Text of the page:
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Meekness is the Leverage of Leadership

In today’s world, meekness = weakness. God does not view it that way, however. The Bible says of Moses,”Now the man Moses was very meek, above all the men which were upon the face of the earth.” (Numbers 12:3) And in a world where power is everything, Jesus entered the scene in a wooden manger surrounded by barnyard animals. He grew up in an humble village, the son of a carpenter, of modest means. He lived His life serving others, yet Jesus was certainly the most influential leader in all of history.

If you study the lives of Moses and Jesus you’ll find something interesting – they were both great leaders. Both were willing to boldly confront sin and error. Both would rebuke those who believed and lived lies. Both were willing to venture out into the future with faith. Yet they were the meekest men in history. How can this be? You see, we’ve misdefined meekness. Biblical meekness is not weakness, it is really just the opposite.

The Bible’s word for meekness is used in reference to a broken horse, which has all the power to destroy its rider but refrains out of respect for authority. The word is also used to refer to a soldier who has all the might to take on the enemy, yet submits himself completely to the authority of his commanding officer. Meekness is the key to having leverage in leadership. It’s the refusal to demand respect in exchange for commanding it with a life of integrity. It is “controlled power.” Meekness is the willingness to supress those urges to lash out at the wrong time, opting instead to wait for further orders from our commanding officer, Jesus.

Is meekness displayed in your life? How can you submit yourself to Jesus more today? How can you lead others with boldness and courage?

What Happens When I Fail to Delegate

LidAlways in the back of my mind is this thought, “Don’t be the factor holding back the growth of Grace Hills Church.” I believe in John Maxwell’s Law of the Lid. So if my leadership is sub-par, and I’m supposed to be at the head of the pack, where does that leave other leaders for whom I am responsible?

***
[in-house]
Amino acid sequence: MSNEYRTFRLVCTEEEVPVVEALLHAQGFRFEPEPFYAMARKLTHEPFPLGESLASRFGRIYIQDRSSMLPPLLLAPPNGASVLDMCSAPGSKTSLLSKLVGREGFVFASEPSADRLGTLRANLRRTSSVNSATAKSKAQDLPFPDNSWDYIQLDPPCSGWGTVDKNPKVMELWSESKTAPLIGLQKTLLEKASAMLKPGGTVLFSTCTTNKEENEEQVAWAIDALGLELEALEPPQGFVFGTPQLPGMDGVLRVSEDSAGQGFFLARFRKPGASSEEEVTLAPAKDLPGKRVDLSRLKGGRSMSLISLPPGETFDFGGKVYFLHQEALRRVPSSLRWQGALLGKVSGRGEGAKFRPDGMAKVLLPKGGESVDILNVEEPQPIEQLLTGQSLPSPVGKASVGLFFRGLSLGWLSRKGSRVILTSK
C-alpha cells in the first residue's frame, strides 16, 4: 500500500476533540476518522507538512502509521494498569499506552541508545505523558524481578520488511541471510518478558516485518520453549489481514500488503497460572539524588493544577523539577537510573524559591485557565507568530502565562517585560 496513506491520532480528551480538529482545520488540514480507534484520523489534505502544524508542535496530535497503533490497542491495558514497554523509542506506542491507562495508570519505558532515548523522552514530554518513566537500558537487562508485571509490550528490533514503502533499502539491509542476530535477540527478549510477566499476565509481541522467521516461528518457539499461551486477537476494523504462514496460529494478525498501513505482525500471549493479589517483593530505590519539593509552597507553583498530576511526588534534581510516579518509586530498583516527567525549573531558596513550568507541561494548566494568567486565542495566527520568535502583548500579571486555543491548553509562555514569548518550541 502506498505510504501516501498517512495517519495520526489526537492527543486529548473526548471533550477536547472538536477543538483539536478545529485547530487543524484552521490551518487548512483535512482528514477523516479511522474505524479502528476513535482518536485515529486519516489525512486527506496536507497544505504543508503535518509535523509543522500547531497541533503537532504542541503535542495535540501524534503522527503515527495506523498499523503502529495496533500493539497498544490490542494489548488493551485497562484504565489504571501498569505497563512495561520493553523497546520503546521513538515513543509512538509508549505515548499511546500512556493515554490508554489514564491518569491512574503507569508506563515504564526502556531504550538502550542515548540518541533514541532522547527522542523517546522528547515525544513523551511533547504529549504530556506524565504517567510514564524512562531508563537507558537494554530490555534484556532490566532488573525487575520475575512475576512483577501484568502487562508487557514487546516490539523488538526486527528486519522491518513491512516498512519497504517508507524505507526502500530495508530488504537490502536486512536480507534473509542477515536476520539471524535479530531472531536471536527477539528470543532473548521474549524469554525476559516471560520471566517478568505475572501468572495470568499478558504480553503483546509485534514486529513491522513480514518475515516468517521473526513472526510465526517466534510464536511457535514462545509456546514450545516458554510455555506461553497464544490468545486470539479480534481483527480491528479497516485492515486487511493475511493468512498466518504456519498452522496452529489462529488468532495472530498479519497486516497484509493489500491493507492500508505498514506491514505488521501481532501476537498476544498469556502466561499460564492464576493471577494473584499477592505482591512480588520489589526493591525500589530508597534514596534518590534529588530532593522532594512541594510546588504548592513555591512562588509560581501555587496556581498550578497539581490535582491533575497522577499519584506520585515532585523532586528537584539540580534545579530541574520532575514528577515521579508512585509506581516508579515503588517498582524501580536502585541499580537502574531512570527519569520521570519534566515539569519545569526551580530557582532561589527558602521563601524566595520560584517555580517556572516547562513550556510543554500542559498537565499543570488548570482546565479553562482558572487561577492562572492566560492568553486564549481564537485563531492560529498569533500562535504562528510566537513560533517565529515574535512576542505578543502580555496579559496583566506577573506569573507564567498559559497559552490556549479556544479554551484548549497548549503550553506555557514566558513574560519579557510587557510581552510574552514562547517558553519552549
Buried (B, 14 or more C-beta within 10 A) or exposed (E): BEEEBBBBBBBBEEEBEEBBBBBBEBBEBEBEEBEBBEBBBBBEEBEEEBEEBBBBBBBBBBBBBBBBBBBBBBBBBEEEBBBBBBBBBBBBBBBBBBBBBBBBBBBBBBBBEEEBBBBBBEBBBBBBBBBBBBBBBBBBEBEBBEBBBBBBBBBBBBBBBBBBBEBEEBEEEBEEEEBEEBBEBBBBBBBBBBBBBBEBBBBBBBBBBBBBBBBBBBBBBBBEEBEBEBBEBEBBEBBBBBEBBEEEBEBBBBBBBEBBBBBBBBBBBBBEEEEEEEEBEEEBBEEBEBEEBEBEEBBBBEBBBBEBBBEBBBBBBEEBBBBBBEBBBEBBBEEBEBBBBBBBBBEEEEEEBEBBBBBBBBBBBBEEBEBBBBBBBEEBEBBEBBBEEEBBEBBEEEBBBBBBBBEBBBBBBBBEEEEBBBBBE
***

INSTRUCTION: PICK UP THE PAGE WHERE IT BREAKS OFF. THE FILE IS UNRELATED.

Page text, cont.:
I need to be keenly aware of my blindspots, which means allowing other leaders, especially my wife, to look and speak into my life. I have some leadership flaws I’m working on right now, but at the top of the list is my slowness in delegating authority and responsibility to others. Here are some harsh realities about the inability to delegate that I’m trying to embrace today:

  • If I don’t delegate, I’ve snapped a lid on the growth of my organization. We’re done.
  • If I don’t delegate, it could signal a subtle arrogance in me that believes no one else could do as well as me with a responsibility.
  • If I don’t delegate, I rob someone of the pleasure and reward of serving and leading.
  • If I delegate tasks alone, and not authority, I’m still the authoritarian and I fail to value people.
  • If I don’t delegate, I fail to be like Jesus, who had the gaul to go pray alone while sending seventy other leaders out to evangelize.
  • If I don’t delegate, I’m headed for burnout already.
  • If I don’t delegate, I will frustrate the other leaders around me.

I often fail to delegate because I don’t want to burden people, I’m afraid of the “no,” or it’s just easier to do something myself. And therein lies the issue. By doing the work of ten men rather than finding ten men to do the work, I’ve chosen the easy path. I will work harder, with smaller results than if I empowered and released others to fulfill their God-given potential.

What do you need to give away?

Photo by .m for matthijs.

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Don’t Lose Your Moral Authority